World’s smallest national park, Ile de Madeleine, is full of mystery
From the western coastal road in Dakar, you can look straight out onto Ile de Madeleine if the sky is clear. But here on Africa’s westernmost point, it is often hazy and then you can barely get a glimpse of the two rocky islands in the horizon. Locals believed earlier that the islands were possessed by evil spirits and therefore uninhabited. No one has tried to settle here with the exception of a French missionary in the 1700s that according to our guide Amadou was sentenced to settle here. A strange story that probably has been colored over the centuries, but remains from his house still remains on top of the island.
Ile de Madeleine became a National Park in 1976 and is listed on the Unesco World Heritage tentative list. The largest island is called Sarpan and it is the one we will visit. It was not easy to find the office where we could arrange a visit in the national park Ile de Madeleine. According to our map the national park office should be situated just north of the amusement park Magic Land, but it proved to be just south of the park. No taxi drivers knew where it was, but we were set off at Magic Land where we met a nice man who followed us over to the office. It was a sign not easily spotted and it was hard to find the entrance. We had hardly figured it out by our own.
We agreed to meet the same place the day after at 11am for a guided trip out to the world’s smallest national park. But the next day the office was absolutely empty of people and in the shed beside was a work gang busy loading sandbags into boats. Our guide did not come. But solutions were made, another guide appeared and we set off in a long narrow boat with the whole work team and a lot of sand as well.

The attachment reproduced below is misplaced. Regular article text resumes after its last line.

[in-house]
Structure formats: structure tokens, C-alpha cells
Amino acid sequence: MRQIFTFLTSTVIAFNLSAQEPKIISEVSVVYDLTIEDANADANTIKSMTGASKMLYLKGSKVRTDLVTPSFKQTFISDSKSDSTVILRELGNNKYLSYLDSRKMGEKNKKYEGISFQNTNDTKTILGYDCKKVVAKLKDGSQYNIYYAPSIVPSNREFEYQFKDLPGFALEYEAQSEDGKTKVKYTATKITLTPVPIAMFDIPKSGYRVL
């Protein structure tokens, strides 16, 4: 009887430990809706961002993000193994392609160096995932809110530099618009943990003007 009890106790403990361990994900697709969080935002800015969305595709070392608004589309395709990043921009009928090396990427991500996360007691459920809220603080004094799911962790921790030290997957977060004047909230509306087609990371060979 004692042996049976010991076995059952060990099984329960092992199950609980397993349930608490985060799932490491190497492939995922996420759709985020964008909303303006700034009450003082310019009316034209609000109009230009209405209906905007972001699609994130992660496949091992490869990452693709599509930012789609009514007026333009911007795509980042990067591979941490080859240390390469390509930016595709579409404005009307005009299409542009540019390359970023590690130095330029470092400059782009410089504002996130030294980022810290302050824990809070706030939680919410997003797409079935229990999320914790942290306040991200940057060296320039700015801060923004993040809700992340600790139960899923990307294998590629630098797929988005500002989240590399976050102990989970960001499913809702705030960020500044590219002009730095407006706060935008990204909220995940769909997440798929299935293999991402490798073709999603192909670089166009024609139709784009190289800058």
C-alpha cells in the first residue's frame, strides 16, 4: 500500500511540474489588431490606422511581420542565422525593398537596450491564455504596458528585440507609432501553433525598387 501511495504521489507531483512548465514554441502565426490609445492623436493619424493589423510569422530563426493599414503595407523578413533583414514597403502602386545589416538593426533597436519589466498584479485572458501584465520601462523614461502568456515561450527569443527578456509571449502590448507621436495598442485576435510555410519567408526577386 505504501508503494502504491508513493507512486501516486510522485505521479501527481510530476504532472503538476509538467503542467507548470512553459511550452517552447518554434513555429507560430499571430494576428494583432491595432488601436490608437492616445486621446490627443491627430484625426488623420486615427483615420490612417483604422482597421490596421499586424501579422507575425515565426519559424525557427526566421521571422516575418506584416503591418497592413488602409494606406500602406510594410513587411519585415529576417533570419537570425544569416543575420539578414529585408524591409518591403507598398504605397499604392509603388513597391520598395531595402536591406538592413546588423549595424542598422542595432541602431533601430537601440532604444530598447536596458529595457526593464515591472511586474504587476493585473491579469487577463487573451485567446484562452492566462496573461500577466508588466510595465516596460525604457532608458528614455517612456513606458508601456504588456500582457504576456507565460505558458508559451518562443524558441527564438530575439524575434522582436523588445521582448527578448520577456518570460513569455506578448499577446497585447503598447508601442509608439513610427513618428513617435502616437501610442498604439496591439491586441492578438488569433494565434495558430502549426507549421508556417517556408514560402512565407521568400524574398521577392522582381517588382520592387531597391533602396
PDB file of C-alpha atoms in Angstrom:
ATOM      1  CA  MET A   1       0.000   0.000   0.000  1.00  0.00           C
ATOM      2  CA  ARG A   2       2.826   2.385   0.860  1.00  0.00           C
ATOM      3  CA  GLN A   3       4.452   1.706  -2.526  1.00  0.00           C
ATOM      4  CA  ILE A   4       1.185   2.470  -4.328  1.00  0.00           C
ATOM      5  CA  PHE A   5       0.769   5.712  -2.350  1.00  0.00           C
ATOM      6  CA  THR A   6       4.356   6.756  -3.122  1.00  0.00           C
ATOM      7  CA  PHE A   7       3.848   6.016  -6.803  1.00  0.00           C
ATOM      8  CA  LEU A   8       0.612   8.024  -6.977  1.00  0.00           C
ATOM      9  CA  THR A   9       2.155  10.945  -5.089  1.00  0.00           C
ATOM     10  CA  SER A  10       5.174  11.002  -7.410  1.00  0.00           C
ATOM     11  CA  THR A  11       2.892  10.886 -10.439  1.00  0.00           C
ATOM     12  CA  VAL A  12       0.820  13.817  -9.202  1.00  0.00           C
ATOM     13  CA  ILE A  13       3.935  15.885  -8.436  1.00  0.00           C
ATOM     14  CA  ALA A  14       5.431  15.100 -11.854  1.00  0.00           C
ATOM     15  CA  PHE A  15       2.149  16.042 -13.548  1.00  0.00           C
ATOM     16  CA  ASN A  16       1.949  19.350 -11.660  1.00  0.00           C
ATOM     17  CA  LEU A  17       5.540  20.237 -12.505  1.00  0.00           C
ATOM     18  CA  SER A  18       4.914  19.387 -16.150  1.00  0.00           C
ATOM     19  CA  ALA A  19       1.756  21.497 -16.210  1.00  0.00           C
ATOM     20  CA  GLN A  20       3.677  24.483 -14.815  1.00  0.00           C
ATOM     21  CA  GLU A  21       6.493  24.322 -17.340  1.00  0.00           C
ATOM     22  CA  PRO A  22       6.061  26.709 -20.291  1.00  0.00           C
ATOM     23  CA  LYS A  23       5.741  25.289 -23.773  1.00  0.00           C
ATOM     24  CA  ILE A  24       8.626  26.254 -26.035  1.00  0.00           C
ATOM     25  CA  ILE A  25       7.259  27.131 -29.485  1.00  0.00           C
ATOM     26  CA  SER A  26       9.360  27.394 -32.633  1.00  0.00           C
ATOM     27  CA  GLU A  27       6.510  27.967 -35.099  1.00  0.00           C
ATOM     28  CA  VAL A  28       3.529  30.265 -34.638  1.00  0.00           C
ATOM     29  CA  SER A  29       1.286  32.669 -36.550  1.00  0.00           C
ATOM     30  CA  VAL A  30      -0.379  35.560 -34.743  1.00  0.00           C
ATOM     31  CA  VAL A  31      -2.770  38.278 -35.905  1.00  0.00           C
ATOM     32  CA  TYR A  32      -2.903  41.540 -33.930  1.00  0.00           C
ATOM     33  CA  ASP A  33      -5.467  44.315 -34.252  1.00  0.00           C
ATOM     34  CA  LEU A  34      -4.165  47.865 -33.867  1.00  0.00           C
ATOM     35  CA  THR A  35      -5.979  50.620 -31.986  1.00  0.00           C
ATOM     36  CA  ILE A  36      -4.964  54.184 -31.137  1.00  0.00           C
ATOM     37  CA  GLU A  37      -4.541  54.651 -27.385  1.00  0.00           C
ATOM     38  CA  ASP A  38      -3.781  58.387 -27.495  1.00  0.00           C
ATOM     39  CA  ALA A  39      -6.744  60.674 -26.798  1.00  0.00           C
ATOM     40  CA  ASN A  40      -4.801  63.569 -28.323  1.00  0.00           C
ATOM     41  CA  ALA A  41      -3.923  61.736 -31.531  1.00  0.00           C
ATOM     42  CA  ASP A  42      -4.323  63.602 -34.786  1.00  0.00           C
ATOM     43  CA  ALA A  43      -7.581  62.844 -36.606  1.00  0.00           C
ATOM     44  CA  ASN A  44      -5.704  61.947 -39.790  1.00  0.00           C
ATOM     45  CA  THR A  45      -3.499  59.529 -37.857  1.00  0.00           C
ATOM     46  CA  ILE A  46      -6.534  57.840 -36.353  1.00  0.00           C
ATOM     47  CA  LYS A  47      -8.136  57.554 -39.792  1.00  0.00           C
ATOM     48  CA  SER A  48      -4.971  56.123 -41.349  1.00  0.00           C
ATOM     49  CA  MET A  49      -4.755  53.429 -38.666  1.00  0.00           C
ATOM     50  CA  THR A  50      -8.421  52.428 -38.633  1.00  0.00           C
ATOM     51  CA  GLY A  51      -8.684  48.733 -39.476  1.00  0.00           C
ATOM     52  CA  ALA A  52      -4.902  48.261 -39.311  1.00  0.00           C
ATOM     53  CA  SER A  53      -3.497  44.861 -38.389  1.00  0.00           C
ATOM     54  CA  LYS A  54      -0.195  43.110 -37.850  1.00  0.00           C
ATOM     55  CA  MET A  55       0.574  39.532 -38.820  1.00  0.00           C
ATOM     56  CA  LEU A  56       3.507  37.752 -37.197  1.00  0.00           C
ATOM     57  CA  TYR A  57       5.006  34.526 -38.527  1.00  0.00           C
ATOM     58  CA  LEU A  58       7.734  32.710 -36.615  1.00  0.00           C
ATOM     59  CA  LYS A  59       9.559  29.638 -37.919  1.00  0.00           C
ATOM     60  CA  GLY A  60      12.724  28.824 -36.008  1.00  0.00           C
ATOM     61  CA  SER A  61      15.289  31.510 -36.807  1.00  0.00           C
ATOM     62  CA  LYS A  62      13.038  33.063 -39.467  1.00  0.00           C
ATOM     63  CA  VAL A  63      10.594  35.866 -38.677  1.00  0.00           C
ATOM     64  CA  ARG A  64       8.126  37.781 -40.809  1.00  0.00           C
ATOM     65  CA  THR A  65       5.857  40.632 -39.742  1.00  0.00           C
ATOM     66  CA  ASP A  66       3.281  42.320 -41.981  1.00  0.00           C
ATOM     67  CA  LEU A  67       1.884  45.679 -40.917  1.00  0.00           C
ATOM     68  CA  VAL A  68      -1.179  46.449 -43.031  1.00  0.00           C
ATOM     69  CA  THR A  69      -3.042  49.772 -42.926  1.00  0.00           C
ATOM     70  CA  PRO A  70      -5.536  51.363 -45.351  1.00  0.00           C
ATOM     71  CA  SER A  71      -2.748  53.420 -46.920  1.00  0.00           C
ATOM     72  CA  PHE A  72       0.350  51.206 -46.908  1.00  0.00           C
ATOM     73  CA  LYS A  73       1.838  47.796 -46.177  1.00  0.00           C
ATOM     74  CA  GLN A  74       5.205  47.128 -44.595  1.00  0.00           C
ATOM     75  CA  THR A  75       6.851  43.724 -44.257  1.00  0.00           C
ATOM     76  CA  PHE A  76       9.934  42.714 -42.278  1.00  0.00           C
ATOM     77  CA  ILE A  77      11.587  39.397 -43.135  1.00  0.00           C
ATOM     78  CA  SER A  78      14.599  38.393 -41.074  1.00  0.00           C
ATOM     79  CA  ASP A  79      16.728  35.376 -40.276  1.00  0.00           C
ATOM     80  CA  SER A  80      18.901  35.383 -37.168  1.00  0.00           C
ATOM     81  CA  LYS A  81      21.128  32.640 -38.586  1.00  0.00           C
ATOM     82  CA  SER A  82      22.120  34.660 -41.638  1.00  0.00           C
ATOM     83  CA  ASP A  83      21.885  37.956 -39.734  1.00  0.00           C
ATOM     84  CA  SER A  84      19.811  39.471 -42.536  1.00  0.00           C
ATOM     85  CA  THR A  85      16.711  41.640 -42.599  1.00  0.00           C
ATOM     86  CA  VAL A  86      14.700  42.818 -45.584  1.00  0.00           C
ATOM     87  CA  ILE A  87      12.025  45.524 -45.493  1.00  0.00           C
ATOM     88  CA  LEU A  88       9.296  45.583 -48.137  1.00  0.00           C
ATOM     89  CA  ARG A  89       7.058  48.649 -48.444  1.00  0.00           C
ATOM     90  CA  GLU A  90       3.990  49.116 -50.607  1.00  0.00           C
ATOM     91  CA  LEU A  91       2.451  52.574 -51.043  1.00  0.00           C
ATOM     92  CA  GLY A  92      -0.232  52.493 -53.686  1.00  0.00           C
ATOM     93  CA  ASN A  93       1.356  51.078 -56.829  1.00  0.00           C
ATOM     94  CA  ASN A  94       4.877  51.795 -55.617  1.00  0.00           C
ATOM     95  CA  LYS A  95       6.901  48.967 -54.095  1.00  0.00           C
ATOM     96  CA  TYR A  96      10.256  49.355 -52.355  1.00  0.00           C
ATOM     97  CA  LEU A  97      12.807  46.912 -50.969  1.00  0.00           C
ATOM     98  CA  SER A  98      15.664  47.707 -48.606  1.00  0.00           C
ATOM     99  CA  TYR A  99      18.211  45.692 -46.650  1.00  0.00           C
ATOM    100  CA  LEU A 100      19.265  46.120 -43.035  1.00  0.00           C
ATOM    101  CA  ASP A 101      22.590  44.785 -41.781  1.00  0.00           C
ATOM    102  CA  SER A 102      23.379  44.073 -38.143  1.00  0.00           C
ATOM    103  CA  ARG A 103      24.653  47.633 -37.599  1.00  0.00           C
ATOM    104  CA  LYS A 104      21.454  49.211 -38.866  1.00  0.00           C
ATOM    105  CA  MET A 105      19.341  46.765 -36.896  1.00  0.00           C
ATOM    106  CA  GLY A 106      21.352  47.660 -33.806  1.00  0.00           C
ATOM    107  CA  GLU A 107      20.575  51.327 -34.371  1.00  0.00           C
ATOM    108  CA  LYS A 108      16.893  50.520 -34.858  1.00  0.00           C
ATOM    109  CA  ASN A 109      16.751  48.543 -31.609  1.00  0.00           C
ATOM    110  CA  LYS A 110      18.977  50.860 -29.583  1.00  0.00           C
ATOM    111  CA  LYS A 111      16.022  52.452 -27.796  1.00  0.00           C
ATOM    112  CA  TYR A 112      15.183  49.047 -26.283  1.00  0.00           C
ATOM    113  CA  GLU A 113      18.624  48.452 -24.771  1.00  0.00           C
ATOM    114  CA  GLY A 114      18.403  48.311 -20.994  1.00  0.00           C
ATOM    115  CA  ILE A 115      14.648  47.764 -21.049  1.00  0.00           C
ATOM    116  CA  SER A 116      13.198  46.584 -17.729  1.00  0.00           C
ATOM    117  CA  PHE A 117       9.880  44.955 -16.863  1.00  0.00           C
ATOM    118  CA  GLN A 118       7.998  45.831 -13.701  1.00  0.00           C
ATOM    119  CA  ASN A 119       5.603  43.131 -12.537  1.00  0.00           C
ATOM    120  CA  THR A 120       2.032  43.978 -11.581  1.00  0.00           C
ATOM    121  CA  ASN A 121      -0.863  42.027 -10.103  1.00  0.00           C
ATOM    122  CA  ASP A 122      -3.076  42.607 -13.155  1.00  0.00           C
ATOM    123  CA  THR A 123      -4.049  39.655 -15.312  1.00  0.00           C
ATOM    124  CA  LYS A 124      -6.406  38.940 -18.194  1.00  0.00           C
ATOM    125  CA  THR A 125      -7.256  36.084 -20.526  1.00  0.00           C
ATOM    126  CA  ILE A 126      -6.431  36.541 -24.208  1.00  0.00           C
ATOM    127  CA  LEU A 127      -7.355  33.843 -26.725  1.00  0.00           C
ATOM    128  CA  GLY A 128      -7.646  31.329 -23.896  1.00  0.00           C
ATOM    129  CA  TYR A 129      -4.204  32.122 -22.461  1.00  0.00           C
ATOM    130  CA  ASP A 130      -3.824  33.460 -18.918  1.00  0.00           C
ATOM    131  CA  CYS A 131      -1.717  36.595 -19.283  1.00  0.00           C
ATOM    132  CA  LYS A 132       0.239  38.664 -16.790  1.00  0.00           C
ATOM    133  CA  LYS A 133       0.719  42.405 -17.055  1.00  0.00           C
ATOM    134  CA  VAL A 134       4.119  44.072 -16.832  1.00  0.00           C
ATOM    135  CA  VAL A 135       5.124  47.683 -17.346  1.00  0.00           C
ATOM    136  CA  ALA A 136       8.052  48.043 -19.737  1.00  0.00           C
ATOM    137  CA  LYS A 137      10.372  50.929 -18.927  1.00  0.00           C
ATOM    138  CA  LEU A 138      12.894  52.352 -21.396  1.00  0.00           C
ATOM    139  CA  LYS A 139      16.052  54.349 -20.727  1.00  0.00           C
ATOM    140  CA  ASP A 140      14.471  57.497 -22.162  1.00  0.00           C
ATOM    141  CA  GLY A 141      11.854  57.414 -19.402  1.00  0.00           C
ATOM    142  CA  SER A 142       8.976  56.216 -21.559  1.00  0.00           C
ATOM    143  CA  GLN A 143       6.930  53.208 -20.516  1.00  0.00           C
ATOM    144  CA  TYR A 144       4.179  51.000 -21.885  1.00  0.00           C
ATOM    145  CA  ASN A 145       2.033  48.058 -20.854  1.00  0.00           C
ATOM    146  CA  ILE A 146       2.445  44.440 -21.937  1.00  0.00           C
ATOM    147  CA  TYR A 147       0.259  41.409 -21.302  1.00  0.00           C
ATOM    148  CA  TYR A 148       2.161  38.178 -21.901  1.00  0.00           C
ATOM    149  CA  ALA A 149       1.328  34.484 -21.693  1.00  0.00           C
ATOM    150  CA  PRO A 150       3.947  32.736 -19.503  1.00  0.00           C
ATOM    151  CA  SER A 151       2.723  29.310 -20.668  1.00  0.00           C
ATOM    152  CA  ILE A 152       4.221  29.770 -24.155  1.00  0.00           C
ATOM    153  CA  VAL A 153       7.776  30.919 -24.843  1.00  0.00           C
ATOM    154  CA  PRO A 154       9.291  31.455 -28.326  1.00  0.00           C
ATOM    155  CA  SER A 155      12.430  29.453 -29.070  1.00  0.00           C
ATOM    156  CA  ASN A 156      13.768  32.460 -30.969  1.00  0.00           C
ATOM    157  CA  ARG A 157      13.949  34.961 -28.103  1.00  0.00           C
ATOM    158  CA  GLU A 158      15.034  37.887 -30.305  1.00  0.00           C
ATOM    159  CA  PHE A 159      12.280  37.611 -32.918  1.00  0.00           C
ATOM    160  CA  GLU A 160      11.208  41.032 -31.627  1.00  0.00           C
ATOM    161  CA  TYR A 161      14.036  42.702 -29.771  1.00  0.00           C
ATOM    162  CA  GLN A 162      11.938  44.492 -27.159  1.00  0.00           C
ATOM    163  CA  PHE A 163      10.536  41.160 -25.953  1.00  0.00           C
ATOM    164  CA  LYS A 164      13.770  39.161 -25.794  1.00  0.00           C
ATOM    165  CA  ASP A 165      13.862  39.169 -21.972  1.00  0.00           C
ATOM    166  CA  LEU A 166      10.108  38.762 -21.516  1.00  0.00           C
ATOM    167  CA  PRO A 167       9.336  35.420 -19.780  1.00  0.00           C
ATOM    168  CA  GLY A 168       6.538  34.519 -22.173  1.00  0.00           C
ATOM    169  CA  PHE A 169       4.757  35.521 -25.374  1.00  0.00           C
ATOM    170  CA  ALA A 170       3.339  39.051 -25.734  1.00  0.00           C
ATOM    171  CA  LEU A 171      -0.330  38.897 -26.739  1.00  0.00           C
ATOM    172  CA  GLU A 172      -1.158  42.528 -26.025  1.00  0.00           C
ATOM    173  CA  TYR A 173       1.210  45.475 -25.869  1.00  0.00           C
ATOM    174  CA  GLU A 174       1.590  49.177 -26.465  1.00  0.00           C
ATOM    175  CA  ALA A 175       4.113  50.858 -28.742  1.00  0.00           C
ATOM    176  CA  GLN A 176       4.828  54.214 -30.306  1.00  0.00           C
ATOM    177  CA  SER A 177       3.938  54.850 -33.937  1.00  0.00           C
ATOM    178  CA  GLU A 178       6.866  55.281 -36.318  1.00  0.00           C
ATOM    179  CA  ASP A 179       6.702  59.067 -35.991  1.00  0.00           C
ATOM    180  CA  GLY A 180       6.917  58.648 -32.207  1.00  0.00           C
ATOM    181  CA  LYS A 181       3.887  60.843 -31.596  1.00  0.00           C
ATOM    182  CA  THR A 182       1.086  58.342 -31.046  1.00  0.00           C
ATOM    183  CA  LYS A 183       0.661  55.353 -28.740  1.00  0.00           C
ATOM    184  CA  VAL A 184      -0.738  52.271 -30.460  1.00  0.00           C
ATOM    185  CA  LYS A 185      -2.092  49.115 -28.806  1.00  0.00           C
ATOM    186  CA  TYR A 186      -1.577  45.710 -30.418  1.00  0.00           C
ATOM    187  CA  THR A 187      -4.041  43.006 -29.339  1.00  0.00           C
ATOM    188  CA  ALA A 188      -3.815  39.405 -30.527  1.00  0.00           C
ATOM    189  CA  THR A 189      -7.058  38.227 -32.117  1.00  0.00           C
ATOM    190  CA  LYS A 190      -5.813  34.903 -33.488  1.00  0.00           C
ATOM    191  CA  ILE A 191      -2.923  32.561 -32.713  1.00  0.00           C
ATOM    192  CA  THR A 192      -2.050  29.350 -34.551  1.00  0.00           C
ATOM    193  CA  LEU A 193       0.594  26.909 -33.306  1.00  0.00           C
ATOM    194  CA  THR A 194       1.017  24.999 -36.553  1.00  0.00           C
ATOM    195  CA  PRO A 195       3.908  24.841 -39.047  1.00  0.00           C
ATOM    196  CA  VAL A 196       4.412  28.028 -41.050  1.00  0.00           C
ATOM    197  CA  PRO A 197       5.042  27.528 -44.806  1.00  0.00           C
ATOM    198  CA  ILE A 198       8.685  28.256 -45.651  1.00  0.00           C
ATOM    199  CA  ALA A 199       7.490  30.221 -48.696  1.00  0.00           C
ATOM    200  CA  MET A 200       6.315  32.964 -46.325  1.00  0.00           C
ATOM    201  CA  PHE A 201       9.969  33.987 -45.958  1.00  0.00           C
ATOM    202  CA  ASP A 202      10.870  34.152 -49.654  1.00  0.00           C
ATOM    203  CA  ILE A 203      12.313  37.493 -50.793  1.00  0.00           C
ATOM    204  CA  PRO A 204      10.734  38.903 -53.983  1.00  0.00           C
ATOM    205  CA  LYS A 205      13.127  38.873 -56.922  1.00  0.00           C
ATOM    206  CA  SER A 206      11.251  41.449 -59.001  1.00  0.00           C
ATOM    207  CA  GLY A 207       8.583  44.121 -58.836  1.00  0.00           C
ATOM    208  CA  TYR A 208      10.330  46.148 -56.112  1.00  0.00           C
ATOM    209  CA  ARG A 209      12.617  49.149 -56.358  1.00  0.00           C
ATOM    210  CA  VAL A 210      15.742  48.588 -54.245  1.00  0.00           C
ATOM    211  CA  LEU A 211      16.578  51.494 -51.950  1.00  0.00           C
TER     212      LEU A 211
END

Boats depart between 10am and 16pm. It costs 10,000 CFA pp. for the boat trip and2, 500 CFA pp. for guiding. Stay on the island is normally 2-3 hours. The guide will take you around the island in for about 1 hour. It is not particularly difficult terrain, perhaps a bit steep in some places. But wear sneakers, not sandals. Bring swimwear, it’s a lovely little lagoon to swim in, very refreshing after the walk.
Ile de Madeleine is made of volcanic lava rock and it is a bit difficult to access. The islands have a rich birdlife. We saw many cormorant-like birds. Also it was a type of bird found only here and in the Galapagos, Phaeton, still according to our guide. We saw one of them lying on a nest, built in between the rocks on the cliff down to the water. But after some searching online, I’m not sure if it is really true that the bird is only found here and on the Galapagos, it is probably a bit more widespread, although it is a rare bird.
The most fascinating were all the Baobab trees that were spread across the plateau in the middle of the island. They were quite low unlike in other places we have been. The trees were filled with fruits, called ape food. It was a very hard fruit and we struck it against the rocks to open it. Inside we found rather large white seeds that tasted good of both sweet and slightly acidic.
Baobab trees do not grow upwards as they do in most other places, but crawls across like mountain pine, due to the wind and climate. One of the big baobab trees on top of the island is the subject of idol worship. Our guide, Amadou told us that an elderly man cultivates this particular tree and comes out to the island nearly every day to sacrifice sweets to the tree so that the city Dakar can be protected from what ever it should be protected against! In front of the tree he has cleared a space and marked it with stones.
Having walked around the whole island in cruel heat it was lovely to wade in the lagoon and eat our packed lunch. Take some food with you, its not possible to buy anything on the island, not even water. The trip out to the Ile de Madeleine was a lovely break from Dakar`s noise and pollution. Our guide Amadou was knowledgeable and gave us a good introduction to the conditions in the world’s smallest national park. A visit here is highly recommended.